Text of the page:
The rest of the management team simply fell into place, according to Procter. “I brought Michael to the Devonshire Arms [the Devonshire Arms Country House Hotel in Bolton Abbey, North Yorkshire] probably 14 years ago and we forged a great relationship there. Michael is very talented – you don’t get two Michelin stars unless you’re an incredible, innovative chef. I thought he’d be a great person to bring on board. He’s very honest, very straightforward, like us all really. Michael’s influence on what we’re doing is vast and it’s always good to bring in a team that you know and trust.

“Myself and Brendan have known each other since we were 16 years old. We were apprentices together at Northcote Manor [in Langho, Lancashire] when I was the front-of-house apprentice and Brendan was a chef. We have both gone on in our careers and worked for various people and we’ve always maintained that friendship as well as the industry relationship. He is an amazing chef.”

The project has clearly fired up the chefs too. “It is an exciting project,” says Fyldes, “because it’s something very different. The people here are fantastic and to come and work with Stuart again, and with Michael, who is on top of his game… there is always something to learn when you work with people like this.”

Wignall is in full agreement: “I’m always looking for another challenge and working with Stuart again appealed,” he says. “We’ve got on really well over the last 14 years. Together we can make this really happen and a real success.”

Location, location, location

And that success, according to Procter, is reliant on remaining true to the principles behind the GG Hospitality brand. “The unifying theme of the business is that we have knowledge, we’re innovative, and we’re creative,” he says. “It’s quite simple. What will define GG Hospitality is us ensuring that Café Football, our first business, and Hotel Football, our second opening, are successful.

“With Café Football, we’ve worked slowly. We’re not in a rush here and we’ve covered all the bases. The biggest challenge is trying to find a location that you’re comfortable with. That’s always fundamental. You can have the best concepts in place, but if it’s not in the right location then you’re not giving yourself the best chance. It’s even harder when you are launching a new concept which the market doesn’t know about. Westfield appealed to us because it’s a very successful destination. The footfall there is very strong. We feel that the Olympic Park and stadium close by are only going to go from strength to strength. The synergy with the Olympic Games works for us too, especially with Ryan being the captain of Team GB’s Olympic football side. It’s the right site for us to launch our business.”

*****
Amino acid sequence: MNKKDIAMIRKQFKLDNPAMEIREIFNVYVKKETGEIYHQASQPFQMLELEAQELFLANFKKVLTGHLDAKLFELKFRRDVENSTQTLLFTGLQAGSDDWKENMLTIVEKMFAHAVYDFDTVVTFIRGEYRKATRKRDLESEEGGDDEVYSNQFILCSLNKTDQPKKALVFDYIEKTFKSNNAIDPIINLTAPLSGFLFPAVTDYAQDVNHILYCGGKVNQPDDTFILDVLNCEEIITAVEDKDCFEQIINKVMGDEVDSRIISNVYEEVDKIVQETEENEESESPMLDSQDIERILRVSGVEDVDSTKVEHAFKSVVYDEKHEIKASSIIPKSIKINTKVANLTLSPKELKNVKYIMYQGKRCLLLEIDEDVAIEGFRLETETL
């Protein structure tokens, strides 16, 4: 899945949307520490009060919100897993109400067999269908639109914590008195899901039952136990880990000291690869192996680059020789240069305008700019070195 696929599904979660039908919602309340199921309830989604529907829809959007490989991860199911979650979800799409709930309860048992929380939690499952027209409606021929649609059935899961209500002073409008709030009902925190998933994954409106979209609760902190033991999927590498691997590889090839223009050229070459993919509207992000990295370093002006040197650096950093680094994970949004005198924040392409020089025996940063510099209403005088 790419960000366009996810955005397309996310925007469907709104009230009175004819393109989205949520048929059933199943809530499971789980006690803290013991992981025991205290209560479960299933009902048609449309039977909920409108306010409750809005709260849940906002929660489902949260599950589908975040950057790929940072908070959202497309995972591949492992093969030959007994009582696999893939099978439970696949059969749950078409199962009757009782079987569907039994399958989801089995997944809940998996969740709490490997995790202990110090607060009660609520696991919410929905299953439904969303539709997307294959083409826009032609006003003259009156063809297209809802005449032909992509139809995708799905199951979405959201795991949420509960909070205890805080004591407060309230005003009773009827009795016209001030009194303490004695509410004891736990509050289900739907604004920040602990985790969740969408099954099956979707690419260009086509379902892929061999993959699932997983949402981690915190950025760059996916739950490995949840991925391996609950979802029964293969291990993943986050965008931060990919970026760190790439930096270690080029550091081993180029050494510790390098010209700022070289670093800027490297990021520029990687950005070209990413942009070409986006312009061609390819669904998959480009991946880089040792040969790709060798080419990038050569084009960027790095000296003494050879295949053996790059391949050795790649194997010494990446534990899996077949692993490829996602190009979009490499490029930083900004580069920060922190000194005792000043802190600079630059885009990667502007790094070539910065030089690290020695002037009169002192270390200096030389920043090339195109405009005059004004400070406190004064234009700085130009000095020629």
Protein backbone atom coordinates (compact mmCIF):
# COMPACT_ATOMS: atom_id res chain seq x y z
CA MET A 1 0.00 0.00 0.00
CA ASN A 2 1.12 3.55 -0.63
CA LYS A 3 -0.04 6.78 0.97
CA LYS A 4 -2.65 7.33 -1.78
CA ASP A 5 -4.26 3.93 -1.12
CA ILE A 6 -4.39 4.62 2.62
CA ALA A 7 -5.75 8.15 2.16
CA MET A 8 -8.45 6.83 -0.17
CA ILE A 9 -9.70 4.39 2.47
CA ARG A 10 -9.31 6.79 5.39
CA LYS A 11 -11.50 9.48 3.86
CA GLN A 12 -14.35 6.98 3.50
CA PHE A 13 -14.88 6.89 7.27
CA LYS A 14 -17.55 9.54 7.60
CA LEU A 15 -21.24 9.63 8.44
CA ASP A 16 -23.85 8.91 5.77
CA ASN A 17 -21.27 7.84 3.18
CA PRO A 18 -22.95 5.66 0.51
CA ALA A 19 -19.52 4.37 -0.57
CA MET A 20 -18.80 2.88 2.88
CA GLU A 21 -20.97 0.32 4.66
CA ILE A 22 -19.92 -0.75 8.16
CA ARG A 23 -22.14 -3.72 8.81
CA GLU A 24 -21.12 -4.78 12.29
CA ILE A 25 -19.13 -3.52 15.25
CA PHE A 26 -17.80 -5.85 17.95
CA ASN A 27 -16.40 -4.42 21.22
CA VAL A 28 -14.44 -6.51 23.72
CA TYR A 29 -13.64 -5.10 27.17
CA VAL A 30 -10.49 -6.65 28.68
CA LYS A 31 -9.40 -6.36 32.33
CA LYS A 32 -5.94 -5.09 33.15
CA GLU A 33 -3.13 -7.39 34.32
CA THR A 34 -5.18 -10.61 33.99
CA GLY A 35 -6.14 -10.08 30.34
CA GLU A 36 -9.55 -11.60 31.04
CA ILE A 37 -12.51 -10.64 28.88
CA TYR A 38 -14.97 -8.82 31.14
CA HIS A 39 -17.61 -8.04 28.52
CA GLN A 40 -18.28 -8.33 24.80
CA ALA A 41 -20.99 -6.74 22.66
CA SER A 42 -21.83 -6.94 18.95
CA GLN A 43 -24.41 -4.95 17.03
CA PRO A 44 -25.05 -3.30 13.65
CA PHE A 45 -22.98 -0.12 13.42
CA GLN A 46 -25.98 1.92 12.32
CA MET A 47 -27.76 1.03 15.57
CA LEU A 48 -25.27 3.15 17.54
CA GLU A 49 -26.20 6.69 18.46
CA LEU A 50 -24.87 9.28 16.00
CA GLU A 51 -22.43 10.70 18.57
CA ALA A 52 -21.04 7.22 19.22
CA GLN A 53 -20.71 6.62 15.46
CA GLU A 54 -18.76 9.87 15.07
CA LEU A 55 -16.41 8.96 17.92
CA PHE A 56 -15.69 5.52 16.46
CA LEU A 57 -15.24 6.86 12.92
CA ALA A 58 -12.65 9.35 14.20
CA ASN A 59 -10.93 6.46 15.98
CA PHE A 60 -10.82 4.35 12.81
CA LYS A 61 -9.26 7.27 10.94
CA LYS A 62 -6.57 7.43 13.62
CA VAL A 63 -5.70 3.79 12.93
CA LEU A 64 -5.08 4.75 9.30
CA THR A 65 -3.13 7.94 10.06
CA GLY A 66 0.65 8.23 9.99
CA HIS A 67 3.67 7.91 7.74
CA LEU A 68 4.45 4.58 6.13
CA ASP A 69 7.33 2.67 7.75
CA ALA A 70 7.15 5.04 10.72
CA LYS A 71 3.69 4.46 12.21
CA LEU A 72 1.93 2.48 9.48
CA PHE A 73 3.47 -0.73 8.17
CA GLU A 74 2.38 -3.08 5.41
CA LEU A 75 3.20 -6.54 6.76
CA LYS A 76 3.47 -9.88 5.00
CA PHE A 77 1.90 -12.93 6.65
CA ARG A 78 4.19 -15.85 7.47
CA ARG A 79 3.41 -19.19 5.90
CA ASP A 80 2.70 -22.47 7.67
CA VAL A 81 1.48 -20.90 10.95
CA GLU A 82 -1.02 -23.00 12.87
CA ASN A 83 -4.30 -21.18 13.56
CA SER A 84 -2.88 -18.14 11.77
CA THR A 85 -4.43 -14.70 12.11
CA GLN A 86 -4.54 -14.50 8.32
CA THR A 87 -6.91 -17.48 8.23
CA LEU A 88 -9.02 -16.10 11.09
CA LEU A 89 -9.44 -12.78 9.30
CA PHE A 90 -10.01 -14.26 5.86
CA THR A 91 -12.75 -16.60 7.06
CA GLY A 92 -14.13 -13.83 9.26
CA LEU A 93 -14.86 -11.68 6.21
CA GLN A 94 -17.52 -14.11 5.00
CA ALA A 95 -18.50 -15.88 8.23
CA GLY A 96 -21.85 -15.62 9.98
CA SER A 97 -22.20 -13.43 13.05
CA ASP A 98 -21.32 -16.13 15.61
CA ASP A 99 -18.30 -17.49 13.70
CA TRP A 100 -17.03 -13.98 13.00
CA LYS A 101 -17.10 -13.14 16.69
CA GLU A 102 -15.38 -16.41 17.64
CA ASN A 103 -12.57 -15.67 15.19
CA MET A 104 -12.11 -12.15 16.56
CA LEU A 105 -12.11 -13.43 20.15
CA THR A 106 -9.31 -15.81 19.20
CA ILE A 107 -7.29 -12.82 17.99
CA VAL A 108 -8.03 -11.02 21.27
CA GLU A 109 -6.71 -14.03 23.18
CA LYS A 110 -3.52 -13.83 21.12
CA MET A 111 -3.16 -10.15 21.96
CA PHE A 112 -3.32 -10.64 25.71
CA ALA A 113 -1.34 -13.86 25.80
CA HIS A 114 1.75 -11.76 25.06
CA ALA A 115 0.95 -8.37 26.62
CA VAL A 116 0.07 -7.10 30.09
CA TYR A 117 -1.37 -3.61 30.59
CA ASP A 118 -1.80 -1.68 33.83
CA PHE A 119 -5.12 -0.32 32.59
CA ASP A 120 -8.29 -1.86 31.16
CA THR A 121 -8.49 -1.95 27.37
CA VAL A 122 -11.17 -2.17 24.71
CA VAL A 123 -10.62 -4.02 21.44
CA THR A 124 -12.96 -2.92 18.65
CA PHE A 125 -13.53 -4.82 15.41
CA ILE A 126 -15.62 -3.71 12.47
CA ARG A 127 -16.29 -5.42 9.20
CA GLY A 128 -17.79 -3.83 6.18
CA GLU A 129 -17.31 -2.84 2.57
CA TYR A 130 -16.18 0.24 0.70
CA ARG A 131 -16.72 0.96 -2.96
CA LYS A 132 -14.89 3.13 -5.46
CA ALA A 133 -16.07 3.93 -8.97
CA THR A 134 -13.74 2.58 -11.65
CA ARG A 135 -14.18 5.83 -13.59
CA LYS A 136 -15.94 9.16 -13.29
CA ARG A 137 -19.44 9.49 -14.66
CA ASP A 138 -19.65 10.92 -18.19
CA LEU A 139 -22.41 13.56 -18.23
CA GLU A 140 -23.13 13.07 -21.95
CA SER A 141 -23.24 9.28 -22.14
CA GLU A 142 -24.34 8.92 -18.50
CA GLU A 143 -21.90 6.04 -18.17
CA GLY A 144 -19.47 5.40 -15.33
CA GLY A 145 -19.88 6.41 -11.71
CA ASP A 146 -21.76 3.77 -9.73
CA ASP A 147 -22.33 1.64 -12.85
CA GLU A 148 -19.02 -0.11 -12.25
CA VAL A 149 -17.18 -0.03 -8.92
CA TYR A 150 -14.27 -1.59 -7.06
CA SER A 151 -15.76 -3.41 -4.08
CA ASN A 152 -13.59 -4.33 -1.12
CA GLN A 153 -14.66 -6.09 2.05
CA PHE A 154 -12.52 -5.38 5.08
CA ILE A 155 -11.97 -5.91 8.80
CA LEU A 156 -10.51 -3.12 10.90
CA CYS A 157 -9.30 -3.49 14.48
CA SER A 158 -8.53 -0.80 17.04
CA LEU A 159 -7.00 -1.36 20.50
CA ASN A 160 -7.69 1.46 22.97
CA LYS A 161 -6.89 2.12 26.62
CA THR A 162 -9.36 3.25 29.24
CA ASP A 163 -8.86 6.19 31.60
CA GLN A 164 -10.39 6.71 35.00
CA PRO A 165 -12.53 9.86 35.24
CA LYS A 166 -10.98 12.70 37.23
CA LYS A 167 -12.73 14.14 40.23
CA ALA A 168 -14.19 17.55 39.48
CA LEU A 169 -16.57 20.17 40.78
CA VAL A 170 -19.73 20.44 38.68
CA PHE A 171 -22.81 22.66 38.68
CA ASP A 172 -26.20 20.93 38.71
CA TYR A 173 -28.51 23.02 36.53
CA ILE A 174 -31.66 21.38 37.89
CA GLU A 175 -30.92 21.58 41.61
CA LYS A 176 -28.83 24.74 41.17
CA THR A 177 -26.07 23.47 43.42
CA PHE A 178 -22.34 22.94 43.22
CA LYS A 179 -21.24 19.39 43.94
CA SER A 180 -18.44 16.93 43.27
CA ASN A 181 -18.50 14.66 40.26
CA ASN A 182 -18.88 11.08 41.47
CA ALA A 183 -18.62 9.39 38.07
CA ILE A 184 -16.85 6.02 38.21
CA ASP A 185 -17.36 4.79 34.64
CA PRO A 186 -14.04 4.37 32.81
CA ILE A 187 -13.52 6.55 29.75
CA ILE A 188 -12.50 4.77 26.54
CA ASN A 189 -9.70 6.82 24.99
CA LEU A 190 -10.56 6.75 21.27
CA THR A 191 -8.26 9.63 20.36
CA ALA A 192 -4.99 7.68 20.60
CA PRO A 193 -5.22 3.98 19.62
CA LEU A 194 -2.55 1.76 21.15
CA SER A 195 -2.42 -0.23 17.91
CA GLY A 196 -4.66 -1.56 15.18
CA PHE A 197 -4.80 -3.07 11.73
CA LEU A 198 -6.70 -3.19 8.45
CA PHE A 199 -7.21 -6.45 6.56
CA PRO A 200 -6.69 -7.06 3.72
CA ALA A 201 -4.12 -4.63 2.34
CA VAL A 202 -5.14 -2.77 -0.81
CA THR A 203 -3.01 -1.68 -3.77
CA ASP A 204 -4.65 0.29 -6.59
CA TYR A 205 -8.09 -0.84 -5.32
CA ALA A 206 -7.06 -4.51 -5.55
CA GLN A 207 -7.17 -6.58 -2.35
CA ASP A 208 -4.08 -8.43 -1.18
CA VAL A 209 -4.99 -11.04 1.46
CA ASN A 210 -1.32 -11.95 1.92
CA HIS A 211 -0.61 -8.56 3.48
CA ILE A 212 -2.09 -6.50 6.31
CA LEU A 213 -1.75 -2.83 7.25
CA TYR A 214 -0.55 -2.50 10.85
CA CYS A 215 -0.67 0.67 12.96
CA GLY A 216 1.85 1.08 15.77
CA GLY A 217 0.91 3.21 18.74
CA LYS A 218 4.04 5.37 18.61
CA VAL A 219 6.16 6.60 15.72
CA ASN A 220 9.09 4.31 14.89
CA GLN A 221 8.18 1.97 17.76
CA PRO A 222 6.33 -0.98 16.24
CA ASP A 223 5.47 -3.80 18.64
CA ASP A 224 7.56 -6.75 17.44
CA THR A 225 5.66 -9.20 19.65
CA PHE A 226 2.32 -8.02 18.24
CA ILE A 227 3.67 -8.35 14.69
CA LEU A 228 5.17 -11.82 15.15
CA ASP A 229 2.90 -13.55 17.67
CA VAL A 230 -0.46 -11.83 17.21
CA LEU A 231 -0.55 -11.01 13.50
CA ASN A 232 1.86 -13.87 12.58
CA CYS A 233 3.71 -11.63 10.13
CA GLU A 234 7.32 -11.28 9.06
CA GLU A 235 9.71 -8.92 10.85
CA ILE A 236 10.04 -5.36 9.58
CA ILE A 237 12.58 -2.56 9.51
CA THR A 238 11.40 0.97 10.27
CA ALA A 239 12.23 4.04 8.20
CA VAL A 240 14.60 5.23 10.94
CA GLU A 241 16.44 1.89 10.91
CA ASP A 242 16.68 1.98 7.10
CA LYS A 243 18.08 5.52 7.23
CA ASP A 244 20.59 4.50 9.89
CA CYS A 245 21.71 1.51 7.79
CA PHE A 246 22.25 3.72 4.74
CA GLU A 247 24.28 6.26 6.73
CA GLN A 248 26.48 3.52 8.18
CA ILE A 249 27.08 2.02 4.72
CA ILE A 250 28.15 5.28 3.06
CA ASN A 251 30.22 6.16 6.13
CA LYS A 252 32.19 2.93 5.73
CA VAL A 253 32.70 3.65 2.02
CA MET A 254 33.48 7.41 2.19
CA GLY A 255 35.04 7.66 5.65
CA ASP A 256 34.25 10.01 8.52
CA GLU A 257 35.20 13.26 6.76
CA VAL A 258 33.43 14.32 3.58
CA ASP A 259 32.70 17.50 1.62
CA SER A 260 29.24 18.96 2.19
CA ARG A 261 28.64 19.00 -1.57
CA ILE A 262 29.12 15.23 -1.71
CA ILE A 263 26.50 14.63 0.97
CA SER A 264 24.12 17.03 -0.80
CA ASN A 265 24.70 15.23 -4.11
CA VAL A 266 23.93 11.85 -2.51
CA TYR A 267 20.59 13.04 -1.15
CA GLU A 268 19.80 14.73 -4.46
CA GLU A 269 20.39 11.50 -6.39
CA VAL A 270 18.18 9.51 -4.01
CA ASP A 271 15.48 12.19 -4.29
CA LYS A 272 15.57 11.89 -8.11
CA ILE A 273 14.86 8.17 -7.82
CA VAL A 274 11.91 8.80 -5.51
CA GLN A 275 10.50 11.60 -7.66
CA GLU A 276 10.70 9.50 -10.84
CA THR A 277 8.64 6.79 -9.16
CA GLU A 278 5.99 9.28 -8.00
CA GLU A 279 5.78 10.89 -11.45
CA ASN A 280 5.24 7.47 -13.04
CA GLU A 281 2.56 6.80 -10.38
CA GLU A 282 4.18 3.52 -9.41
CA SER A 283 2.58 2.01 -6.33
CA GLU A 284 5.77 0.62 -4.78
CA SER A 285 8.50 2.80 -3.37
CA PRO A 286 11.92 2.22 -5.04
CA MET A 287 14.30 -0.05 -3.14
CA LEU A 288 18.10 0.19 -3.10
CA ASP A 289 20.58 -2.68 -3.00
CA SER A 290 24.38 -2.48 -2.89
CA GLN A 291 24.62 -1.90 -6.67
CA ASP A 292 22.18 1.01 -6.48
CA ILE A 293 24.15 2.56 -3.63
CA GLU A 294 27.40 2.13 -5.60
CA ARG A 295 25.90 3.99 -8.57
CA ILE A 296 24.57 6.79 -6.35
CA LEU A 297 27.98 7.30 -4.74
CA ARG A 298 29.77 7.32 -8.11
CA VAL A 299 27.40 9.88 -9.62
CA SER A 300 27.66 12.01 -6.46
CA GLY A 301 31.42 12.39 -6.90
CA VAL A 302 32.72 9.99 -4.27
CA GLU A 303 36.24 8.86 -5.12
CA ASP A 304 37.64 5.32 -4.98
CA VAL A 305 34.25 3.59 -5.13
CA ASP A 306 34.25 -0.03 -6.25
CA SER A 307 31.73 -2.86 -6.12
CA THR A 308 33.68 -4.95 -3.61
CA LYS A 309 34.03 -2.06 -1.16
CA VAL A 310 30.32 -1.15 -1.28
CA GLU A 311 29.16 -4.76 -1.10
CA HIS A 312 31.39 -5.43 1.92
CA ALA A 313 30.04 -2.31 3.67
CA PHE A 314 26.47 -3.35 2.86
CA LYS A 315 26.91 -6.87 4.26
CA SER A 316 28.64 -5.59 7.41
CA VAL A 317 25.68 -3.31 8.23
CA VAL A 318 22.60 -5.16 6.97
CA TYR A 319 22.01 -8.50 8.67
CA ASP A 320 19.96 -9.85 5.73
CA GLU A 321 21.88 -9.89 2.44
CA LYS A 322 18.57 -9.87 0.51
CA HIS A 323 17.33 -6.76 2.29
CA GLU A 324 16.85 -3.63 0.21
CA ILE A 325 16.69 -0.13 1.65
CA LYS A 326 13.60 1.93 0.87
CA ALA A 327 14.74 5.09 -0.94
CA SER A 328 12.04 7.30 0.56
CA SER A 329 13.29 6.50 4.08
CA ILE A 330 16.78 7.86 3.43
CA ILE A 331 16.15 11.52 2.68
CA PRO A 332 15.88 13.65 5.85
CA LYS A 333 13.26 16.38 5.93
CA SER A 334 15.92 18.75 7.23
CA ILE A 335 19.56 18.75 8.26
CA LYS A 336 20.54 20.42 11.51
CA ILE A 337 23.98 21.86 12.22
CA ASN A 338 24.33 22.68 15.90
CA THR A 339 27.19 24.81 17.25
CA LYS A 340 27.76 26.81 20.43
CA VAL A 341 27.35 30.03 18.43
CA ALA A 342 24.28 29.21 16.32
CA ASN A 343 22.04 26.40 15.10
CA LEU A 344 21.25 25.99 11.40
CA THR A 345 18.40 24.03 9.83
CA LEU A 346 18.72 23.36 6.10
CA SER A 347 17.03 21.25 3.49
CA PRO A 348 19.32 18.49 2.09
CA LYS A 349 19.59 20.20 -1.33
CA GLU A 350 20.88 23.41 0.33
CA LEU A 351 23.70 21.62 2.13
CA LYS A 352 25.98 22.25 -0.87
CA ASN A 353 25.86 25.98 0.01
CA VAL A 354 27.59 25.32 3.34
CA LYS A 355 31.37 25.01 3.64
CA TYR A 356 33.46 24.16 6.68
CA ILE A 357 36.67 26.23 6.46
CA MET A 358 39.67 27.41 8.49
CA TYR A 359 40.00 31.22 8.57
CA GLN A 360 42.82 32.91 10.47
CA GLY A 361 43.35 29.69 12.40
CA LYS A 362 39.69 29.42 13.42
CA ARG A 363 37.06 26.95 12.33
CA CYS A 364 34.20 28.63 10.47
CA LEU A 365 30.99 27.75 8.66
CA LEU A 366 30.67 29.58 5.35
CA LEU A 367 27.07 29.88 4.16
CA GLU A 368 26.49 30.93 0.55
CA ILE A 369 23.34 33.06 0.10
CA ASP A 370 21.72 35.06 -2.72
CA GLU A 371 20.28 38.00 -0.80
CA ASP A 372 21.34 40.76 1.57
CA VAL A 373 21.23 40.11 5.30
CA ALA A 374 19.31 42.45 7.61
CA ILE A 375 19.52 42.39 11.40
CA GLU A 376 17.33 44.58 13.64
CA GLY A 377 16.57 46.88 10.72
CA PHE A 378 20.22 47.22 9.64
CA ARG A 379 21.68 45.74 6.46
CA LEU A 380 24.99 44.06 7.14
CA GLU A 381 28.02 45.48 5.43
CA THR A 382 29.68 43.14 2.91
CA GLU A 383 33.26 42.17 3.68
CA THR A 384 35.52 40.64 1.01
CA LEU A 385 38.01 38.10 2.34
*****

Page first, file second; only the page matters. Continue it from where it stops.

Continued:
The team has been careful to keep the design concepts contemporary and to avoid pastiche. “When you see the designs for Café Football and Hotel Football, they are very subtle,” says Procter. “There are elements of it, where, if you’re a big fan of football, you’ll get it instantly. If you’re not a football fan but you love great food and service you’ll hopefully love Café Football and Hotel Football because they’re about hospitality. The brands are not clichéd, the food is not clichéd and there will certainly not be a signed football shirt in sight.”

The business is also confident that it will be able to attract women and non-football fans. “We’re trying to appeal to all families, across the board, to come and eat there. We want to appeal to everybody,” says Fyldes.

“Even a mum that doesn’t like football is probably involved with it in some way, shape or form,” adds Procter. “The experiences that we want to provide are not in your face or offensive. It’s very subtle, it’s good fun and it’s very energetic. It’s an environment that you’d want to come to with your family.

“We’ve got, I think, two of the best chefs in our country. I think people will love the food and they’ll want to come and try some of the dishes that we’ve got on the menu.”

Global aspirations are clearly evident, but tempered with a knowledge that the two new brands have to learn to walk before they can run (and show off their silky skills). “Both brands can both go international,” says Procter. “Football is the biggest global interest in the world and, together with great food, it can certainly connect with anybody. In the future we would like to take this to various cities in the UK. Certainly it could transport to Asia and the UAE. But we’re very clear on our aspirations for today. Once we are comfortable with our branding positioning, then we’ll look forward. We are building something that we strongly believe can grow far and wide, but first let’s deliver on what we’re doing now.”